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Front Psychol. 2016 Aug 24;7:1287. doi: 10.3389/fpsyg.2016.01287. eCollection 2016.

High-Frequency Binaural Beats Increase Cognitive Flexibility: Evidence from Dual-Task Crosstalk.

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Institute for Psychological Research, Leiden Institute for Brain and Cognition, Leiden University Leiden, Netherlands.
Department of Psychology, University of Greifswald Greifswald, Germany.


Increasing evidence suggests that cognitive-control processes can be configured to optimize either persistence of information processing (by amplifying competition between decision-making alternatives and top-down biasing of this competition) or flexibility (by dampening competition and biasing). We investigated whether high-frequency binaural beats, an auditory illusion suspected to act as a cognitive enhancer, have an impact on cognitive-control configuration. We hypothesized that binaural beats in the gamma range bias the cognitive-control style toward flexibility, which in turn should increase the crosstalk between tasks in a dual-task paradigm. We replicated earlier findings that the reaction time in the first-performed task is sensitive to the compatibility between the responses in the first and the second task-an indication of crosstalk. As predicted, exposing participants to binaural beats in the gamma range increased this effect as compared to a control condition in which participants were exposed to a continuous tone of 340 Hz. These findings provide converging evidence that the cognitive-control style can be systematically biased by inducing particular internal states; that high-frequency binaural beats bias the control style toward more flexibility; and that different styles are implemented by changing the strength of local competition and top-down bias.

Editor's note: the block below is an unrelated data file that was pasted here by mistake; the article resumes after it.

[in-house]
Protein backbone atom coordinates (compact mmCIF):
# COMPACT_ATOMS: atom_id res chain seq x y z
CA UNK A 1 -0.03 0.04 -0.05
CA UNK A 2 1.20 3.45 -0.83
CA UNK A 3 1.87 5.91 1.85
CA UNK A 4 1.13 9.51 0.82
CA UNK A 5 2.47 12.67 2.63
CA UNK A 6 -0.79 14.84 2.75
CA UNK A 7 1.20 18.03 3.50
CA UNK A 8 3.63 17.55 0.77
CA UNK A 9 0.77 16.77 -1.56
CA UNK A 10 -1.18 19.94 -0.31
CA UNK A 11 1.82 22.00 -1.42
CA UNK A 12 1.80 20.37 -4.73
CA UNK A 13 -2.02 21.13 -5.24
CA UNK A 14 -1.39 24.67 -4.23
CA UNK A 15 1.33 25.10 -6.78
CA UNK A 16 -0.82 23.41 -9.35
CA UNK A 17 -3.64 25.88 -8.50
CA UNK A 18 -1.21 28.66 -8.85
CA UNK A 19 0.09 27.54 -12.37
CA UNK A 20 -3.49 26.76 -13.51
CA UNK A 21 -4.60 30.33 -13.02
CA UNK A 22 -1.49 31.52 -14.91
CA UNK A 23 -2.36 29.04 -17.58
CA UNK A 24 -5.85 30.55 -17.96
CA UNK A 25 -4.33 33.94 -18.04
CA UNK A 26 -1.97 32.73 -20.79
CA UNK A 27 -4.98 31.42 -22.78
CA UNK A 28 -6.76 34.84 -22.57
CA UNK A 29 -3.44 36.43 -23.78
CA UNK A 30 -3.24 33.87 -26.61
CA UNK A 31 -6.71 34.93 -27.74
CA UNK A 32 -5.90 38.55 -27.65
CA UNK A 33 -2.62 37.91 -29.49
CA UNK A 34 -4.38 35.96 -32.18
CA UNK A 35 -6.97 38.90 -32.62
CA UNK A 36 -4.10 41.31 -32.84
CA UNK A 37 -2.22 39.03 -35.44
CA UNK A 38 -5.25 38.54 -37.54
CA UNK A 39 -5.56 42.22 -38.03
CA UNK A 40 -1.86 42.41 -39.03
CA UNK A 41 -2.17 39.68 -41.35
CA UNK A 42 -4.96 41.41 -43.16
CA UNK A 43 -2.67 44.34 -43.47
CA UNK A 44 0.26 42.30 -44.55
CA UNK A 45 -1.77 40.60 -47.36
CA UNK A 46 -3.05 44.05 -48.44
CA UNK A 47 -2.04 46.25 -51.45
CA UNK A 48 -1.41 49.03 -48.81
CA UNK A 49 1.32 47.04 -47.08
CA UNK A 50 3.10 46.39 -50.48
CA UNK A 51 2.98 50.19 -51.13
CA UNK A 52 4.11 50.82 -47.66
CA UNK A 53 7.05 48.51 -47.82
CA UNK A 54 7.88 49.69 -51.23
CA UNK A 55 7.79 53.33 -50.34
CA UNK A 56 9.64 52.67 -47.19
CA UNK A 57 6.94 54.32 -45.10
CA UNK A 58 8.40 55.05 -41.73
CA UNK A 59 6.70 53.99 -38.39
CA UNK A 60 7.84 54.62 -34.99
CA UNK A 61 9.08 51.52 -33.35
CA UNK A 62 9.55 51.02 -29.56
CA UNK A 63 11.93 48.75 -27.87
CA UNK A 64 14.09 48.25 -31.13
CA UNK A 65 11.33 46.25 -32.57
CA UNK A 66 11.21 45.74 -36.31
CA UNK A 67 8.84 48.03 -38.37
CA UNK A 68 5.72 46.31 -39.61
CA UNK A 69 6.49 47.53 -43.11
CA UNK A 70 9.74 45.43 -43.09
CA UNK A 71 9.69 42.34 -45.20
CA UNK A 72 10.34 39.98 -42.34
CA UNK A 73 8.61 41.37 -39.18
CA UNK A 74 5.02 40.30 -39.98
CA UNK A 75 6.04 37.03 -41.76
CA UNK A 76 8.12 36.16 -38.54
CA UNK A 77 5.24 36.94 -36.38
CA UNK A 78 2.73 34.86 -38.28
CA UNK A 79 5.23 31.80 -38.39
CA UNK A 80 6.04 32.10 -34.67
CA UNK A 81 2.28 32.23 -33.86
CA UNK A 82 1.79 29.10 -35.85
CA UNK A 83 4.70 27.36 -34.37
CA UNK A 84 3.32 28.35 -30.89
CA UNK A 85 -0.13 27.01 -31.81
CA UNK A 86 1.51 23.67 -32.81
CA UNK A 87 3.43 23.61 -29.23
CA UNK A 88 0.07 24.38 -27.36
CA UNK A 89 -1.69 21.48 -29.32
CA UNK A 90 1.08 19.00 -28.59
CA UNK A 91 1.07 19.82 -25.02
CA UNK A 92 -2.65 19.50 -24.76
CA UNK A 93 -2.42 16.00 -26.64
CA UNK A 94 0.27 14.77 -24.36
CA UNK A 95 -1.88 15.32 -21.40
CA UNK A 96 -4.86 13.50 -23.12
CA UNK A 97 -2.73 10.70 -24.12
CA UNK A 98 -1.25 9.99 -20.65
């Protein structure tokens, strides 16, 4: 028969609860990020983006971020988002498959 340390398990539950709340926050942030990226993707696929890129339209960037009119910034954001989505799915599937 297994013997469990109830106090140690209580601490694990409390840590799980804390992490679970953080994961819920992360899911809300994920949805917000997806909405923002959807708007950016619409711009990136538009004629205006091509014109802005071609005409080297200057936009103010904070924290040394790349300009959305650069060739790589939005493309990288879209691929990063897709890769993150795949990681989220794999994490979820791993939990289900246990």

Binaural beats; Dual-task; PRP; gamma

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